Saturday, January 23, 2016

Who Is My Neighbor?

  By Rudy Barnes, Jr., January 23, 2016

            The greatest commandment to love God and our neighbors as ourselves has been recognized as a common word of faith for Jews, Christians and Muslims alike.  But it begs the question: Who is my neighbor?      
            A Jew posed that question to Jesus, and in Luke’s account of the greatest commandment Jesus answered it with the parable of the good Samaritan.  In that story it was an apostate Samaritan—and Samaritans were hated by the Jews—who was a good neighbor to a wounded Jew since he showed mercy on him. (Luke 10:25-37)  If Jews, Christians and Muslims were to follow this example and be good neighbors to apostate unbelievers, then religious suspicion, bigotry, hatred and violence could be resolved with religious reconciliation and peace.

            Easier said than done; but there is hope along with skepticism.  In 2007 a distinguished group of Islamic scholars embraced the greatest commandment as a common word of faith for Muslims as well as Jews and Christians.  Most of those scholars are from Islamic nations that have retained shari’a as a sacred rule of law, and it precludes libertarian human rights, beginning with the freedoms of religion and speech.  Many of those scholars are from Egypt which is considered the bellwether of Sunni religious doctrine.  It is where President (and former Army General) Abdel Fatah al-Sissi has turned to religion to bolster his authority.

            President al-Sissi has orchestrated a state of repression in Egypt by arresting and jailing those critical of his regime.  Like other Islamic leaders, Sissi has used shari’a with its apostasy and blasphemy laws to repress the freedoms of religion and speech.  Sheikh Ali Gomaa is a former Grand Mufti of Egypt who is now a senior cleric at Al Azhar University, “the 1,000 year old bastion of Sunni Muslim scholarship in Cairo.”  Gomaa is a principle sponsor of a common word with its mandate to love God and neighbor, but he has supported the repressive policies of President Sissi and defended the legitimacy of sharia’s apostasy and blasphemy laws.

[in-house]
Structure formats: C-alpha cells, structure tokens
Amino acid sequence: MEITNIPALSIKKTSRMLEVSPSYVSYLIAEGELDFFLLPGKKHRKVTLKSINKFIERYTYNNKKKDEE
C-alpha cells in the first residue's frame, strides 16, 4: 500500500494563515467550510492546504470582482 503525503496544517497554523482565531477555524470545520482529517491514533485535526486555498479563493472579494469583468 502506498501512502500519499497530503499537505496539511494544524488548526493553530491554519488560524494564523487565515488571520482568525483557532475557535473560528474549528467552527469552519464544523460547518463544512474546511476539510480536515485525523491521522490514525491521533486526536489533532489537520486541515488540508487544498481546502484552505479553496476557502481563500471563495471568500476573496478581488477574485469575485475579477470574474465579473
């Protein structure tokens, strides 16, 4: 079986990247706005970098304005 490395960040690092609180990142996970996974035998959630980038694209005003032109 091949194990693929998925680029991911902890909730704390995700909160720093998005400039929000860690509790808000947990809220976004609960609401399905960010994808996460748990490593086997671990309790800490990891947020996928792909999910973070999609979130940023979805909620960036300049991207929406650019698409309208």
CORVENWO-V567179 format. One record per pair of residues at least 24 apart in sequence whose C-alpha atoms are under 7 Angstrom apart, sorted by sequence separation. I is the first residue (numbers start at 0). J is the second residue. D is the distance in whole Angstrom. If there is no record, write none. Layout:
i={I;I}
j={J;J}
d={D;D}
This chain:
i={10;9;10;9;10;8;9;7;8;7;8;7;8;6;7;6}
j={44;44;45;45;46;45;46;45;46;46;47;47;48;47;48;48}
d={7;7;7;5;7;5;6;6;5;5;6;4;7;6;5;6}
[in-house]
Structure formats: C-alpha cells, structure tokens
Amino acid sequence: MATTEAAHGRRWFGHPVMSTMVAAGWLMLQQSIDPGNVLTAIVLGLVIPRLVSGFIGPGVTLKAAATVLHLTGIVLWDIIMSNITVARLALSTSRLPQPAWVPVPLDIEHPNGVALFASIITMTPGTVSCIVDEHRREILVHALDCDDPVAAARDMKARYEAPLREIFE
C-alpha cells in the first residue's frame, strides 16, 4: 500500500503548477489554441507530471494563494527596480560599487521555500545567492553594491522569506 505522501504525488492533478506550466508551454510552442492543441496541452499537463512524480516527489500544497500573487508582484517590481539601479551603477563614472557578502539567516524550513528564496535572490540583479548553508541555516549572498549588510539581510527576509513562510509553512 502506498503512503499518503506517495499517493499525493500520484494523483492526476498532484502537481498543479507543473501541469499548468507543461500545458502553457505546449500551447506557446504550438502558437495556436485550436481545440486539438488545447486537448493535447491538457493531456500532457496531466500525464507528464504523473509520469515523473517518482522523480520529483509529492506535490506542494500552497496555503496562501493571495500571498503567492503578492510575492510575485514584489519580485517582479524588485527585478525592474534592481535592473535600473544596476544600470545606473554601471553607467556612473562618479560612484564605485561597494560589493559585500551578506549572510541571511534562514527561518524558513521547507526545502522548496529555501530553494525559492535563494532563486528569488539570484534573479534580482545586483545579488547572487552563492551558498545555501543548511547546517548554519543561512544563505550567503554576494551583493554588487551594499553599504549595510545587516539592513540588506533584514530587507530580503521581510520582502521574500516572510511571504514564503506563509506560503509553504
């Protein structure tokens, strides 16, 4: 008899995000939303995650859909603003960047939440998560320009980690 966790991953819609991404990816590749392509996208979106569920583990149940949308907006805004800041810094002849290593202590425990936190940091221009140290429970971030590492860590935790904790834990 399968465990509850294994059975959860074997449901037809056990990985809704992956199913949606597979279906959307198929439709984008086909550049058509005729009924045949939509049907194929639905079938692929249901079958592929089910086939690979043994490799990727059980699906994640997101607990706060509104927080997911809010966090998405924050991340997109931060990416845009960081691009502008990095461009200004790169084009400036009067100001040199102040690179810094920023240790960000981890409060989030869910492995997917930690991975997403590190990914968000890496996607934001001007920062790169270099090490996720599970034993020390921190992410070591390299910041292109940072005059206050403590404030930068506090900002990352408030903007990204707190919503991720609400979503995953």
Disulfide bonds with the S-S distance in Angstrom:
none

Sheikh Gomaa is not alone.  Few, if any, of the Islamic scholars who were sponsors of a common word have questioned provisions in the Qur’an that condemn unbelievers (e.g. 2:23, 2:24, 2:39, 2:126, 2:257, 3:10, 3:12,4:161, 5:17, 5:72-5:75, 9:30, 30:15, 30:16, 47:8); nor have they advocated repeal of apostasy and blasphemy laws.  Such religious laws deny the freedoms of religion and speech and foster religious hatred and violence in a world of increasing religious diversity.  It is not enough for Christians, Jews and Muslims to love like-minded believers.  They must also love unbelievers, and that requires abolishing apostasy and blasphemy laws and supporting the fundamental freedoms of religion and speech.
            There is no separation of religion and politics in Islam.  The Islamic scholars who sponsored a common word are as influential in politics as they are in religion.  For there to be any credibility in their assertion that Islam embraces the love of one’s unbelieving neighbors, Muslim leaders must challenge provisions of the Qur’an that condemn unbelievers, seek to abolish apostasy and blasphemy laws and promote the freedoms of religion and speech.  There is reason to be skeptical of that happening anytime soon.